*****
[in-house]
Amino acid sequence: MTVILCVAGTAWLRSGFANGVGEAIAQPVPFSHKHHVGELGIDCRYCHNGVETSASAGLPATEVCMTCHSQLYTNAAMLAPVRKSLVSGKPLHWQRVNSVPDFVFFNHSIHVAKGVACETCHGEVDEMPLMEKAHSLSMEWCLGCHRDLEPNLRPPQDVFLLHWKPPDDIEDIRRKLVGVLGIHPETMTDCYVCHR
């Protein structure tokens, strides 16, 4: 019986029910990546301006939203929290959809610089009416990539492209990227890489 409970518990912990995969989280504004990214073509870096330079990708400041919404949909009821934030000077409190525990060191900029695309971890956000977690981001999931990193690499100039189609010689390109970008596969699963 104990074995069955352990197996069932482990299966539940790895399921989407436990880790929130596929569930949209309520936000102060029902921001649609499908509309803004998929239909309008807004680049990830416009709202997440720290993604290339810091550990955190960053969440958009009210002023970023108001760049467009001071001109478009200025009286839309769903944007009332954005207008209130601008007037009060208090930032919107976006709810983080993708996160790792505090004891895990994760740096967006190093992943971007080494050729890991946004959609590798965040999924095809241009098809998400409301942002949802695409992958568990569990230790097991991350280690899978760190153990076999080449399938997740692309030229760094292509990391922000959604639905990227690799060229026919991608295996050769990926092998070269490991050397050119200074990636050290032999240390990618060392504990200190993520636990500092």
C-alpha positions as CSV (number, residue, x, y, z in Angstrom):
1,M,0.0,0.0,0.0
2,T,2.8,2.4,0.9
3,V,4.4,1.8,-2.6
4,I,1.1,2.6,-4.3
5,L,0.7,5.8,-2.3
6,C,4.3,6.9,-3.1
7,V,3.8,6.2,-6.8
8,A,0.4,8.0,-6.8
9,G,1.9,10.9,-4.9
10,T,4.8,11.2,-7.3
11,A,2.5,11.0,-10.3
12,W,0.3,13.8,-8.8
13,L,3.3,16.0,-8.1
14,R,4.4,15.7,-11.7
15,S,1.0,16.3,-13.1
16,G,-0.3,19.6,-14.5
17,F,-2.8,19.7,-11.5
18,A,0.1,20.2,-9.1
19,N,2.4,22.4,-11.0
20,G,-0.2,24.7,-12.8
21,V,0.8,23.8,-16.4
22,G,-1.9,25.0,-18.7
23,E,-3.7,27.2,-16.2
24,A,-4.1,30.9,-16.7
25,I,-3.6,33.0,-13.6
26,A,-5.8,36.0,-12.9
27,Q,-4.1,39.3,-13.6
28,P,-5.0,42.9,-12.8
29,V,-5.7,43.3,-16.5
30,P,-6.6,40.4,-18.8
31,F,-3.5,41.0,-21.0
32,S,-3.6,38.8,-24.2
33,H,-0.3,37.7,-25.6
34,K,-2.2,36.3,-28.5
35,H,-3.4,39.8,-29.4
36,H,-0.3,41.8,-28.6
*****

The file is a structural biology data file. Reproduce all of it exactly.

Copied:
[in-house]
Amino acid sequence: MTVILCVAGTAWLRSGFANGVGEAIAQPVPFSHKHHVGELGIDCRYCHNGVETSASAGLPATEVCMTCHSQLYTNAAMLAPVRKSLVSGKPLHWQRVNSVPDFVFFNHSIHVAKGVACETCHGEVDEMPLMEKAHSLSMEWCLGCHRDLEPNLRPPQDVFLLHWKPPDDIEDIRRKLVGVLGIHPETMTDCYVCHR
């Protein structure tokens, strides 16, 4: 019986029910990546301006939203929290959809610089009416990539492209990227890489 409970518990912990995969989280504004990214073509870096330079990708400041919404949909009821934030000077409190525990060191900029695309971890956000977690981001999931990193690499100039189609010689390109970008596969699963 104990074995069955352990197996069932482990299966539940790895399921989407436990880790929130596929569930949209309520936000102060029902921001649609499908509309803004998929239909309008807004680049990830416009709202997440720290993604290339810091550990955190960053969440958009009210002023970023108001760049467009001071001109478009200025009286839309769903944007009332954005207008209130601008007037009060208090930032919107976006709810983080993708996160790792505090004891895990994760740096967006190093992943971007080494050729890991946004959609590798965040999924095809241009098809998400409301942002949802695409992958568990569990230790097991991350280690899978760190153990076999080449399938997740692309030229760094292509990391922000959604639905990227690799060229026919991608295996050769990926092998070269490991050397050119200074990636050290032999240390990618060392504990200190993520636990500092």
C-alpha positions as CSV (number, residue, x, y, z in Angstrom):
1,M,0.0,0.0,0.0
2,T,2.8,2.4,0.9
3,V,4.4,1.8,-2.6
4,I,1.1,2.6,-4.3
5,L,0.7,5.8,-2.3
6,C,4.3,6.9,-3.1
7,V,3.8,6.2,-6.8
8,A,0.4,8.0,-6.8
9,G,1.9,10.9,-4.9
10,T,4.8,11.2,-7.3
11,A,2.5,11.0,-10.3
12,W,0.3,13.8,-8.8
13,L,3.3,16.0,-8.1
14,R,4.4,15.7,-11.7
15,S,1.0,16.3,-13.1
16,G,-0.3,19.6,-14.5
17,F,-2.8,19.7,-11.5
18,A,0.1,20.2,-9.1
19,N,2.4,22.4,-11.0
20,G,-0.2,24.7,-12.8
21,V,0.8,23.8,-16.4
22,G,-1.9,25.0,-18.7
23,E,-3.7,27.2,-16.2
24,A,-4.1,30.9,-16.7
25,I,-3.6,33.0,-13.6
26,A,-5.8,36.0,-12.9
27,Q,-4.1,39.3,-13.6
28,P,-5.0,42.9,-12.8
29,V,-5.7,43.3,-16.5
30,P,-6.6,40.4,-18.8
31,F,-3.5,41.0,-21.0
32,S,-3.6,38.8,-24.2
33,H,-0.3,37.7,-25.6
34,K,-2.2,36.3,-28.5
35,H,-3.4,39.8,-29.4
36,H,-0.3,41.8,-28.6